3

I believe this problem must already have a solution but I cannot find one on the Internet.

Consider the following code.

\documentclass{article}

\usepackage{amsmath}

\begin{document}
 \begin{equation*}
  a=\left.\kern-\nulldelimiterspace
  p^{p^{p^{\cdot^{\cdot^{\cdot^p}}}}}\right\}\text{$n$-many $p$'s}
 \end{equation*}
\end{document}

How does one make the height of the curly bracket equal to the height of the iterated exponential without any manual calculations or adjustments?

I want the baseline of the a and baseline of the lowest p to align. In this case, the baseline of the \text{$n$-many $p$'s} would not align with the other baselines, but this text should be in the middle of the curly bracket in the usual way.

I believe there must be a clean solution using simple LaTeX without sophisticated packages like TiKZ.

2

You can vertically center the big expression, so the \rbrace can cover it exactly:

\documentclass{article}

\usepackage{amsmath}

\begin{document}

\begin{equation*}
  \left.\kern-\nulldelimiterspace
  \begin{array}{@{}c@{}}
    a=p^{p^{\scriptstyle p^{\cdot^{\cdot^{\cdot^{\scriptstyle p}}}}}}
  \end{array}
  \right\rbrace
  \text{\scriptsize $n$-many $p$'s}
\end{equation*}

\end{document}

enter image description here

A more powerful version:

\documentclass{article}
\usepackage{amsmath,amssymb}
\usepackage{xcoffins}

\NewCoffin{\repexpbasecoffin}
\NewCoffin{\repexptextcoffin}

\ExplSyntaxOn
\NewDocumentCommand{\repexp}{mom}
 {
  \wong_repexp:nnn { #1 } { #2 } { #3 }
 }

\cs_new_protected:Nn \wong_repexp:nnn
 {
  \tl_set:Nf \l__wong_repexp_exp_tl { \tl_tail:n { #1 } }
  \tl_if_novalue:nTF { #2 }
   {
    \tl_clear:N \l__wong_repexp_sub_tl
   }
   {
    \tl_set:Nn \l__wong_repexp_sub_tl { #2 }
   }
  \tl_set:Nx \l__wong_repexp_base_tl
   {
    $
    \tl_head:n { #1 }
    \tl_map_function:NN \l__wong_repexp_exp_tl \__wong_repexp_exp:n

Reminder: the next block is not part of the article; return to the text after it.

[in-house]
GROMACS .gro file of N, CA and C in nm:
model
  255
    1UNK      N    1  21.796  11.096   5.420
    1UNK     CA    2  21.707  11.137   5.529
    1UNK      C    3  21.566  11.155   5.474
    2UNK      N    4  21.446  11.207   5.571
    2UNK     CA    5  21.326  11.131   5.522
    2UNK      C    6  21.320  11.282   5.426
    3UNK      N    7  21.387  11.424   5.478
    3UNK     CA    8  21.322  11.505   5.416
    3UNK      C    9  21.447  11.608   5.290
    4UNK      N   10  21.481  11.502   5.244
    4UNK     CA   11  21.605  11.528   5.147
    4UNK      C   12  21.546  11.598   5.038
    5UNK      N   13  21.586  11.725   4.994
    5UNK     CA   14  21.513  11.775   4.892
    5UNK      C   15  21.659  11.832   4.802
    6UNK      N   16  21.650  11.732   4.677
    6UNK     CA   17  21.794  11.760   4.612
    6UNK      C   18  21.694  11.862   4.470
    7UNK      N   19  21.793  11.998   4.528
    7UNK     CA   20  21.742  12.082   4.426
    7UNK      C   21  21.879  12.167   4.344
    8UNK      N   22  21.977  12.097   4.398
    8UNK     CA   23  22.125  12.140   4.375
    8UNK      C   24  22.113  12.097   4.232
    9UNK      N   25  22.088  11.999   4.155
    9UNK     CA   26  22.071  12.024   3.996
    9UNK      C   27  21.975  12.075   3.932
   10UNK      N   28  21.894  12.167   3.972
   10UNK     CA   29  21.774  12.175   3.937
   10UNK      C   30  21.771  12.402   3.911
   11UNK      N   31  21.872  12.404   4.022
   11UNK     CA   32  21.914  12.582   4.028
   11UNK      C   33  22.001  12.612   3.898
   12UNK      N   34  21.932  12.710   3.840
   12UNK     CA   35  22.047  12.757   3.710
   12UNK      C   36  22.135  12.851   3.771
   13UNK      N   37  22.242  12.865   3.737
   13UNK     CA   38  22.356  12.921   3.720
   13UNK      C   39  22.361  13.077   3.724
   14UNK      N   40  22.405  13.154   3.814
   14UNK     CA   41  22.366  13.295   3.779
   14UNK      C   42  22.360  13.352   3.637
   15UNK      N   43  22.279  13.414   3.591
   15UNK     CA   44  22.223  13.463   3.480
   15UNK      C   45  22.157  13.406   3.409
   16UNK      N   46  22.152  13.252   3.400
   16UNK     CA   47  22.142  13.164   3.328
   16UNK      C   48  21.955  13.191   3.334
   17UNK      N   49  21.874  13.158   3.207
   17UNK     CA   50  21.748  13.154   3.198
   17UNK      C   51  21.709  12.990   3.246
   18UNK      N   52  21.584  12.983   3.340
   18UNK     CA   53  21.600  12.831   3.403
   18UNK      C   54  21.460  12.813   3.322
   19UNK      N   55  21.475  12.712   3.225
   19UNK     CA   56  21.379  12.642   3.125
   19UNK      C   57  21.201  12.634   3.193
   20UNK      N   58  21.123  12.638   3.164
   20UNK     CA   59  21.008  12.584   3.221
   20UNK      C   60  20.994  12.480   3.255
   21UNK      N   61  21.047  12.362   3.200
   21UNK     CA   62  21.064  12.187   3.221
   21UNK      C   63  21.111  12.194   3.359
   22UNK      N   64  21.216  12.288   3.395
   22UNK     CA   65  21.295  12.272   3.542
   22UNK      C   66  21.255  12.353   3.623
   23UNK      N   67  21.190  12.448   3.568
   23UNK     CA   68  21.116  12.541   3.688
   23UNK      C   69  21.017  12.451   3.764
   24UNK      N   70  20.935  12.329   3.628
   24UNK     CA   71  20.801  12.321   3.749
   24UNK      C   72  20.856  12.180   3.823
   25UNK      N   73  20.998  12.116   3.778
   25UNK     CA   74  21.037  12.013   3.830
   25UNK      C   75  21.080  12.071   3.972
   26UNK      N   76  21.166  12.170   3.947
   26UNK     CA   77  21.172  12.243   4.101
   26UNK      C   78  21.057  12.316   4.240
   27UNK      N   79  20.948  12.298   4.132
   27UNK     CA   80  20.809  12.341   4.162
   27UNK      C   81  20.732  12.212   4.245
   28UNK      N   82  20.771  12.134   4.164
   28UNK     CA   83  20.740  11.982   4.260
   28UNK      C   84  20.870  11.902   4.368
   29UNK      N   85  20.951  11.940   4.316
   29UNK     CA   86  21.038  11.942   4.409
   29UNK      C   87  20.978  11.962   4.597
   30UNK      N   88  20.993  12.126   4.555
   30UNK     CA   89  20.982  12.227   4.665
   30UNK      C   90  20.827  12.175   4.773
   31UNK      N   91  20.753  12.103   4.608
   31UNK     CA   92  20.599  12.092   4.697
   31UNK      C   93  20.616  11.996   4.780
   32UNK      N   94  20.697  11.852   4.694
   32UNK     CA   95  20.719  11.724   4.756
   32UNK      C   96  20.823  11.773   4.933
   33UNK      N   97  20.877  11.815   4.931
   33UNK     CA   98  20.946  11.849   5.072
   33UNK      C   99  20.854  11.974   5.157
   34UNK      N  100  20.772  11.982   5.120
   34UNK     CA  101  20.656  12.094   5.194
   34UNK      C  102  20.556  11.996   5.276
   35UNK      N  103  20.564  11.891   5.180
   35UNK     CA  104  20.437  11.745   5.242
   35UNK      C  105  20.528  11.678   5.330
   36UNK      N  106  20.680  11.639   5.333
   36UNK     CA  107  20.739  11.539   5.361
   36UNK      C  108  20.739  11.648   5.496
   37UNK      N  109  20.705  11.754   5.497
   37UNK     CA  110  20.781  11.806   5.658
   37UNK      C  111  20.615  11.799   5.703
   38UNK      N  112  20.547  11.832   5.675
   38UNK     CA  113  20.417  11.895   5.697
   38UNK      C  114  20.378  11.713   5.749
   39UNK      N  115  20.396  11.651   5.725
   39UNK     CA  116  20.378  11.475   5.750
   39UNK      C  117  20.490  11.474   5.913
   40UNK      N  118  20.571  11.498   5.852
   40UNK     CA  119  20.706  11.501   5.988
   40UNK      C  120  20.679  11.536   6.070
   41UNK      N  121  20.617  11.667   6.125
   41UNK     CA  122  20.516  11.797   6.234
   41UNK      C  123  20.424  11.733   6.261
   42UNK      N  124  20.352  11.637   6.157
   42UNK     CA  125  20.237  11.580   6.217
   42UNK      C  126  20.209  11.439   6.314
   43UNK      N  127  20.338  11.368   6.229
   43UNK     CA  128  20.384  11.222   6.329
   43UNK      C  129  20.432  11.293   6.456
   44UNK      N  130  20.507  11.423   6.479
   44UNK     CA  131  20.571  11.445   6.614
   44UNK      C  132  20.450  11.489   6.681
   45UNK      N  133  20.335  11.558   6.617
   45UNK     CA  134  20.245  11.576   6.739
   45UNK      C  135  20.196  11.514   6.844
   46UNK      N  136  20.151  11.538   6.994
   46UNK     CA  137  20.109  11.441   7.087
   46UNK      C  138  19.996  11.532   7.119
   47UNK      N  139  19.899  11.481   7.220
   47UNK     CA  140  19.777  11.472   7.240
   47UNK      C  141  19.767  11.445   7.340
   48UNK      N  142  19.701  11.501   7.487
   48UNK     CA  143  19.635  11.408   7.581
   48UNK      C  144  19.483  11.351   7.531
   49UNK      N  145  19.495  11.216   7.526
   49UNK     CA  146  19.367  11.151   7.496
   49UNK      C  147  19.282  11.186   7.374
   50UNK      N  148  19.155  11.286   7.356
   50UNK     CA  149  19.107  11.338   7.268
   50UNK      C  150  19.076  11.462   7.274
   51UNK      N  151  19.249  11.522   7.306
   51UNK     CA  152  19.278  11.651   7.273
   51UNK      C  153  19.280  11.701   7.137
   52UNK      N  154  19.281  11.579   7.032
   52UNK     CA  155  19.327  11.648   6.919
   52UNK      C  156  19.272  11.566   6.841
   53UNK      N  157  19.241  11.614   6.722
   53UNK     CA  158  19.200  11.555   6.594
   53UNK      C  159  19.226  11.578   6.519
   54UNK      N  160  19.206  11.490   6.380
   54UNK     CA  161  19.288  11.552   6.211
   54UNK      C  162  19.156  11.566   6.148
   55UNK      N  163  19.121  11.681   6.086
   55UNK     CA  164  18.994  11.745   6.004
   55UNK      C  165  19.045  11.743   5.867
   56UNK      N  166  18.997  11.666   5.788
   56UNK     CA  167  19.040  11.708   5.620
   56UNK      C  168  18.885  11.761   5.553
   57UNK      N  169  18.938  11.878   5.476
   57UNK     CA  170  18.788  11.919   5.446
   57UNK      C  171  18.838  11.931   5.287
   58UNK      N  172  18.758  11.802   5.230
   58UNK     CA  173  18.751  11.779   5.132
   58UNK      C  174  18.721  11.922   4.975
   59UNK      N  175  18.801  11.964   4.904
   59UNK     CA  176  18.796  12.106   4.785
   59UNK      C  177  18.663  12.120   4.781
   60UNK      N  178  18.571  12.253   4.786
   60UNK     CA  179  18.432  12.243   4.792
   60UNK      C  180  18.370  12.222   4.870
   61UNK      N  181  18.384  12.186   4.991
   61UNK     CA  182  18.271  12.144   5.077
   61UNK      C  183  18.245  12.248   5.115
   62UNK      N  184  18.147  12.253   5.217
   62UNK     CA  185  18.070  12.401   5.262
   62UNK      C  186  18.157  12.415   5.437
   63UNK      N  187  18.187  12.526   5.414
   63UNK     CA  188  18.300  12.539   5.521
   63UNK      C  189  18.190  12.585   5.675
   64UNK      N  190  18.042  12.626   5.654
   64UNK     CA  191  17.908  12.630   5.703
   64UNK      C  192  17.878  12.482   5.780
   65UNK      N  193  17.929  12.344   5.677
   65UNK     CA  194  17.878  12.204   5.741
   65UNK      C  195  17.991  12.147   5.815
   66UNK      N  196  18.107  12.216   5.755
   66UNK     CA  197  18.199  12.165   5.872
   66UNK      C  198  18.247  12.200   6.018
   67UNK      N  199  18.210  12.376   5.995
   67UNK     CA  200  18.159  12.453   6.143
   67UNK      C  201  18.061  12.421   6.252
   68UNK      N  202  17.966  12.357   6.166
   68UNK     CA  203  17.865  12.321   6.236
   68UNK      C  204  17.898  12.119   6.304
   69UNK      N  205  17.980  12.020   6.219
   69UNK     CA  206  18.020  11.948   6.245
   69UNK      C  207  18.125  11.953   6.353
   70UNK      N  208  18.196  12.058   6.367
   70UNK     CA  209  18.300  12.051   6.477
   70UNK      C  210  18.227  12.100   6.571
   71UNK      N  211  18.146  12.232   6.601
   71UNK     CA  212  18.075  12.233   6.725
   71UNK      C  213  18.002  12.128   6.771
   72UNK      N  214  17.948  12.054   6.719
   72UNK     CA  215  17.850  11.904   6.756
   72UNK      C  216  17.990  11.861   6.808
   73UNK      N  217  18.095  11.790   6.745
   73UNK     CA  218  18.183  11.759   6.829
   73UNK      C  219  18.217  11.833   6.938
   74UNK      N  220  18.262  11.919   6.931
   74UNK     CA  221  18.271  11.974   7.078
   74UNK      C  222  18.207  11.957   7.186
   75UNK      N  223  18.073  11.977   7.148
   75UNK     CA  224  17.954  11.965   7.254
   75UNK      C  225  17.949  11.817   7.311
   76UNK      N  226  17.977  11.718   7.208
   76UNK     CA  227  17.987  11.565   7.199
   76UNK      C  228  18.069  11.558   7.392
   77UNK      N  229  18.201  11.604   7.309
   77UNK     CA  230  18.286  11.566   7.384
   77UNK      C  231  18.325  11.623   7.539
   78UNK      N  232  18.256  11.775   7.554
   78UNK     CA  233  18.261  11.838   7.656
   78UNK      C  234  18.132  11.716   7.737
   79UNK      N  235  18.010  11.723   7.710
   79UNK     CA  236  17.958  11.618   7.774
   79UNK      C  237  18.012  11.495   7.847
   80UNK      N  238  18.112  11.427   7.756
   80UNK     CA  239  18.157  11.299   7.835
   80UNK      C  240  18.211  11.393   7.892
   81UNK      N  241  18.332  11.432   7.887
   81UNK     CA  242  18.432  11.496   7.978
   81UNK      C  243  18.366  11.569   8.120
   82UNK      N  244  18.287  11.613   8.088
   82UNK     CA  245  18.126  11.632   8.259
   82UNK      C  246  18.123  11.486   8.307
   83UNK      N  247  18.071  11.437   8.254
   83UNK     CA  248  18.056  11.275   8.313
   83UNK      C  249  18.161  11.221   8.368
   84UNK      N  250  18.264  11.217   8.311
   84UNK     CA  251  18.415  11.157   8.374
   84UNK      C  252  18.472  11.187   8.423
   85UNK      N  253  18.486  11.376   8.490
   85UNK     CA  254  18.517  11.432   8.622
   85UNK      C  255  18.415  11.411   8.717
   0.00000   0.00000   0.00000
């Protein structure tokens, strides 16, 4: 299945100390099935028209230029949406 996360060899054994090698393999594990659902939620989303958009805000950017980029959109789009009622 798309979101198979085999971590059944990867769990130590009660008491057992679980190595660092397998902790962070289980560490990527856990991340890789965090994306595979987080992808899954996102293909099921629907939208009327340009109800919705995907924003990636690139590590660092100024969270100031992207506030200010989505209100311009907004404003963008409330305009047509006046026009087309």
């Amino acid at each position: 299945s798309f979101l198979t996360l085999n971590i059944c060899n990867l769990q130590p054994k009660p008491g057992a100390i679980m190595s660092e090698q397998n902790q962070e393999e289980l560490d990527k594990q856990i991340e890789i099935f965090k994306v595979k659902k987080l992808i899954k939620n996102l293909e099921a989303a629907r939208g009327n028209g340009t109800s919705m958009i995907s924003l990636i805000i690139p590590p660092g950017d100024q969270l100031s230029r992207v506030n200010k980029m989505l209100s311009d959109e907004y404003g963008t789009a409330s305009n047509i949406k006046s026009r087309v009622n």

\prg_replicate:nn { \tl_count:N \l__wong_repexp_exp_tl } { \c_group_end_token }
    \tl_if_empty:NF \l__wong_repexp_sub_tl
     {
      \tl_map_function:NN \l__wong_repexp_sub_tl \__wong_repexp_sub:n
      \prg_replicate:nn { \tl_count:N \l__wong_repexp_exp_tl } { \c_group_end_token }
     }
    $
   }
  \SetHorizontalCoffin{\repexpbasecoffin}{\tl_use:N \l__wong_repexp_base_tl}
  \SetHorizontalCoffin{\repexptextcoffin}
   {
    $
    \left.\kern-\nulldelimiterspace
    \vphantom{\begin{tabular}{c}\tl_use:N \l__wong_repexp_base_tl\end{tabular}}
    \right\rbrace
    \text{\scriptsize #3}
    $
   }
  \JoinCoffins\repexpbasecoffin[r,vc]\repexptextcoffin[l,vc]
  \TypesetCoffin\repexpbasecoffin
 }

\cs_new:Nn \__wong_repexp_exp:n
 {
  \c_math_superscript_token \c_group_begin_token \scriptstyle
  \str_if_eq:nnTF { . } { #1 } { \cdot } { \exp_not:n { #1 } }
 }
\cs_new:Nn \__wong_repexp_sub:n
 {
  \c_math_subscript_token \c_group_begin_token \scriptstyle
  \str_if_eq:nnTF { . } { #1 } { \cdot } { \exp_not:n { #1 } }
 }
\ExplSyntaxOff

\begin{document}

\begin{gather}
\repexp{ppp...p}{$n$ many $p$'s}
\\
a=\repexp{ppp...p}{$n$ many $p$'s}
\\
\mathfrak{q}=\repexp{{\aleph_0}{\aleph_0}{\aleph_0}...{\aleph_0}}{$q$}
\\
\repexp{abcd...x}[bcd...x]{$n$ up, $m$ down}
\end{gather}

\end{document}

As you see, the big exponential can be used on its own. The syntax is also simplified: simple letters can be inserted directly, complex symbols should be braced; a period stands for \cdot.

The optional argument is for subscripts, see the final example.

enter image description here

  • Thanks. I accepted your answer because it solves the problem as I stated it. However, the solution is unsatisfactory because semantically it puts the curly bracket on the equation, not the term on the right-hand side of the equation. Should I consider this a different question and pose it separately? – Lawrence Wong Oct 15 '18 at 13:16
  • @LawrenceWong I can't see the difference. Do you need such a beast more than once in your document? Wasting time for “semantic satisfaction” doesn't seem good. ;-) – egreg Oct 15 '18 at 13:18
  • Unfortunately, I do need to use this many times in my document. In case you need a more specific reason, I am writing some notes about large countable ordinals, on which various processes iterate in the superscripts/subscripts. In particular, I will need to write equations involving these terms. – Lawrence Wong Oct 15 '18 at 13:32
  • @egreg Wonderful your answers. I like very much for completeness, accuracy and setup. With sincerity my warmest regards. +1 – Sebastiano Oct 15 '18 at 15:26
  • @LawrenceWong I added to the “power version" also subscripts. – egreg Oct 15 '18 at 15:49

Your Answer

By clicking “Post Your Answer”, you agree to our terms of service, privacy policy and cookie policy

Not the answer you're looking for? Browse other questions tagged or ask your own question.